The ABCs of Hepatitis

The World Health Organisation defines hepatitis as an inflammation of the liver, caused by hepatitis viruses as well as other infections, alcohol and drugs, and autoimmune diseases. Five main types of hepatitis are identified – A, B, C, D, and E. While hepatitis can be limited to just an inflammation, it may also lead to fibrosis, liver cirrhosis or liver cancer.

The causes of hepatitis include contaminated food and water and infected body fluids. The virus can be transmitted through blood transfusions or the use of contaminated equipment for medical procedures.

Some symptoms include yellow colored eyes and skin, nausea, vomiting, abdominal pain, fatigue, etc.

Here are some basic facts about hepatitis A, B, and C:

Hepatitis A – It takes the liver about two months to heal from this infection. It can be prevented with a vaccine and does not usually cause any complications. It is transmitted through the consumption of contaminated water or food. Most of these cases are mild and the patient is able to recover fully. Sometimes, it can be severe and life-threatening, especially in people who live in areas with poor sanitation.

Hepatitis B – This takes a longer recovery period, usually about six months. Sometimes it may develop into a long-term infection that leads to liver damage. It can beImageprevented with the help of a vaccine. It can be transmitted through sexual intercourse with an infected person or from mother to child at birth. Any kind of contact with infected fluids, such as used needles or infected blood, is enough to transmit the disease.

Hepatitis C – This cannot be prevented by a vaccine. It is a long-term infection that can lead to liver cirrhosis. It does not even show up through symptoms. Infection occurs through contact with contaminated equipment and infected fluids.

Hepatitis D virus occurs only in those affected with HBV as well. It can be prevented by a hepatitis B vaccine. Hepatitis E virus outbreaks are seen mostly in developing parts of the world, the leading cause being contaminated food and water.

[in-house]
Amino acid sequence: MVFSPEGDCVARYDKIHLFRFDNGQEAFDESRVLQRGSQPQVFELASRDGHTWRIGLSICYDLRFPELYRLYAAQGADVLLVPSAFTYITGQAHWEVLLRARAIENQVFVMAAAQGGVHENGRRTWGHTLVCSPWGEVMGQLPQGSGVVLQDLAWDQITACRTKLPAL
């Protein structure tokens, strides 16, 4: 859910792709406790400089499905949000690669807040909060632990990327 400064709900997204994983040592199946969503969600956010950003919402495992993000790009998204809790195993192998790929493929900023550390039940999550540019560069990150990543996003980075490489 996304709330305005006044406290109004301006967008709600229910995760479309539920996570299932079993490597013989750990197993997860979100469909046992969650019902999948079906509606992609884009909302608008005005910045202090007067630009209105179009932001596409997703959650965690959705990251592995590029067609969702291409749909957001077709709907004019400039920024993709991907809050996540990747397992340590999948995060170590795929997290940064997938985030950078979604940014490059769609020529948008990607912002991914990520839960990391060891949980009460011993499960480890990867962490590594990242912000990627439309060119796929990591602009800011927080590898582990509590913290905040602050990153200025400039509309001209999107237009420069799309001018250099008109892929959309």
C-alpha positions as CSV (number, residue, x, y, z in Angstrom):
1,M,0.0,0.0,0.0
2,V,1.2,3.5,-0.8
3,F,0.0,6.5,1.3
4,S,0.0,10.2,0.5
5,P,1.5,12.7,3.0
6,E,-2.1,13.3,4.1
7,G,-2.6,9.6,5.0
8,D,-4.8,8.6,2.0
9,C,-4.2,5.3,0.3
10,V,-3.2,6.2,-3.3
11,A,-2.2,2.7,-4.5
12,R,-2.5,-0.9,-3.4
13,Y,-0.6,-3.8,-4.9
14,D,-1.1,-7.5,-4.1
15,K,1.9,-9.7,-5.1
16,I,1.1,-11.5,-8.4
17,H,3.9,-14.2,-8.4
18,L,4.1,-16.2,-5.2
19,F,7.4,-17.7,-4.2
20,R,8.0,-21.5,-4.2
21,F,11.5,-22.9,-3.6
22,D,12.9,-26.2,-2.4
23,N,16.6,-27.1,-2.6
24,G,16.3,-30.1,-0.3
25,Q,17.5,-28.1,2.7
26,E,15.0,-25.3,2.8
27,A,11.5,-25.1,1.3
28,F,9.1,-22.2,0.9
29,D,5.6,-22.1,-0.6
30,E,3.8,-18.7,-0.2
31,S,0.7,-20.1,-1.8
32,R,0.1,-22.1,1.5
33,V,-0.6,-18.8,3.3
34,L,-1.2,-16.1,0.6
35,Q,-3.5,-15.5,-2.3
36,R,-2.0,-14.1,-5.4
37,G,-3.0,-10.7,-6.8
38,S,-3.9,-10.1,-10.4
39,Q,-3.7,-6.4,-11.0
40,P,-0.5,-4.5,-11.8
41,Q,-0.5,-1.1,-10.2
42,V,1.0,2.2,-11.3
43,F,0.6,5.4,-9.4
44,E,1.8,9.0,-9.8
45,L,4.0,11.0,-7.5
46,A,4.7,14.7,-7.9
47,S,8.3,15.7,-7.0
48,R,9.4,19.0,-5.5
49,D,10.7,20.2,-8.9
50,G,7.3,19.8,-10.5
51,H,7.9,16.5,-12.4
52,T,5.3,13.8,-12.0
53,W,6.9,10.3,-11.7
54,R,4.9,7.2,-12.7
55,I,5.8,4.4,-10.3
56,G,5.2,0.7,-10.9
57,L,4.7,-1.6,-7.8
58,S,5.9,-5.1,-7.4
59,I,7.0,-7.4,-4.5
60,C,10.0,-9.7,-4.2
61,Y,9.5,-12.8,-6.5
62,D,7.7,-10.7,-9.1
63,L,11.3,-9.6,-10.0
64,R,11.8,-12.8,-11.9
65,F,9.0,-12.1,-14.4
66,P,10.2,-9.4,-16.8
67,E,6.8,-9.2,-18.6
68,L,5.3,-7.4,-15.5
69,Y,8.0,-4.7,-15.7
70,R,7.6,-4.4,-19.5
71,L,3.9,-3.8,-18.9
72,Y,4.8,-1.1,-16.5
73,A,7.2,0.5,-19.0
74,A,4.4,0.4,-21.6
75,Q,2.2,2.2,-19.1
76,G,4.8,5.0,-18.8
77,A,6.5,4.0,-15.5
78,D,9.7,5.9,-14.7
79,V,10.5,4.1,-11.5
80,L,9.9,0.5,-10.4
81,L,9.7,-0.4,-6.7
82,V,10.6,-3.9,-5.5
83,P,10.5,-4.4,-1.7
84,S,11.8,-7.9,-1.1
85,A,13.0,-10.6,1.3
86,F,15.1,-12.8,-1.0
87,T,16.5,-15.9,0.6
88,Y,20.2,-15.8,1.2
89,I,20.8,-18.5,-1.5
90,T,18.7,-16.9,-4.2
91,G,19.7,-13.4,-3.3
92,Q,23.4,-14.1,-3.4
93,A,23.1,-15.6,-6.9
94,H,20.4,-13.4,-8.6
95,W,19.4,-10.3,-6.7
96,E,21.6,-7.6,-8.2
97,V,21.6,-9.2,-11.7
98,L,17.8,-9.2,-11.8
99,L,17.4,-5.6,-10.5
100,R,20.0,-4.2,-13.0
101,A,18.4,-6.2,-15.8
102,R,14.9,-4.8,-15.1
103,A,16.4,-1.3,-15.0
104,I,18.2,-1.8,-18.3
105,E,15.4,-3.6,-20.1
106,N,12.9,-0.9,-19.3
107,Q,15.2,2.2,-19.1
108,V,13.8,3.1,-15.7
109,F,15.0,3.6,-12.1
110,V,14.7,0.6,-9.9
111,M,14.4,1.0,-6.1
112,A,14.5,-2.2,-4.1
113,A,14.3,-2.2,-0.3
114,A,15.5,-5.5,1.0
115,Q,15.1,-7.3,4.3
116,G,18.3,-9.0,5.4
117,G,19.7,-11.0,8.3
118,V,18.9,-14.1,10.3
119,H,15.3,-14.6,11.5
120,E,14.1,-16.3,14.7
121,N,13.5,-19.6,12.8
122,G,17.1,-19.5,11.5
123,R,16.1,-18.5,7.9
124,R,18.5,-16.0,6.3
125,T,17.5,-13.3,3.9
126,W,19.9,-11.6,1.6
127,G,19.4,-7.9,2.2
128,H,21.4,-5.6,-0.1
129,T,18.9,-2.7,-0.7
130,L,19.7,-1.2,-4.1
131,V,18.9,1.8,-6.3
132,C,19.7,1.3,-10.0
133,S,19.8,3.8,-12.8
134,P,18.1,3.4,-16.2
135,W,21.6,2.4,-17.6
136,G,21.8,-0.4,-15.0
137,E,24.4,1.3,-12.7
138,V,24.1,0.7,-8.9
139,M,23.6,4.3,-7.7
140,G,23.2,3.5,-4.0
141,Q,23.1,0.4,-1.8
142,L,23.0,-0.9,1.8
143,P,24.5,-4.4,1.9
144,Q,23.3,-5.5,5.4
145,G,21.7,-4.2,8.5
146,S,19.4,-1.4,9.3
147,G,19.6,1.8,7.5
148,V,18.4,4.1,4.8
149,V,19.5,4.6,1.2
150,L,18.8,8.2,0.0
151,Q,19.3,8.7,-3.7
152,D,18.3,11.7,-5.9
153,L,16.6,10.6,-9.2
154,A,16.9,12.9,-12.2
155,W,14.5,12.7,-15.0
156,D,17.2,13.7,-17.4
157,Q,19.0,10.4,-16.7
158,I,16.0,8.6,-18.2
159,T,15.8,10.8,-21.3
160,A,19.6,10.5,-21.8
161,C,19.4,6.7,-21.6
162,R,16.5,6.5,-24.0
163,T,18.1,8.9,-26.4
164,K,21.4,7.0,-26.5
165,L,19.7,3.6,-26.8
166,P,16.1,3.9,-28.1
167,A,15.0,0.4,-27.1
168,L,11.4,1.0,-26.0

Hepatitis is diagnosed with the help of liver function tests that use blood samples to test the functioning of the liver. If the enzyme level is high, it might indicate a stressed or damaged liver. Further, other blood tests such as antibody tests for autoimmune disease may be recommended. Abdominal ultrasound and liver biopsy are some other procedures.


Aside from vaccine prevention, Hepatitis A and B do not require any treatment as such. Symptoms such as nausea and diarrhoea may be treated. In case of chronic hepatitis B, antiviral medications are prescribed for months or years together, and regular monitoring is advised. Hepatitis C is also treated with the help of antiviral medication, in both its acute and chronic forms. Hepatitis D can be prevented using HBV vaccination, and hepatitis E is supposed to be an acute infection that resolves on its own.


Since the conduit for all the viruses seems to be contaminated food, water and equipment or infected fluids, minimising this contact can help prevent the disease. Maintaining proper hygiene and avoiding contact with used needles and infected blood is a must. The importance of vaccination can also never be undermined, especially since what starts out as a small infection may lead to serious problems later on. Make sure that your children get the vaccine at the right place and the right time to avoid suffering in future. Make an appointment with Apollo Diagnostics today.s

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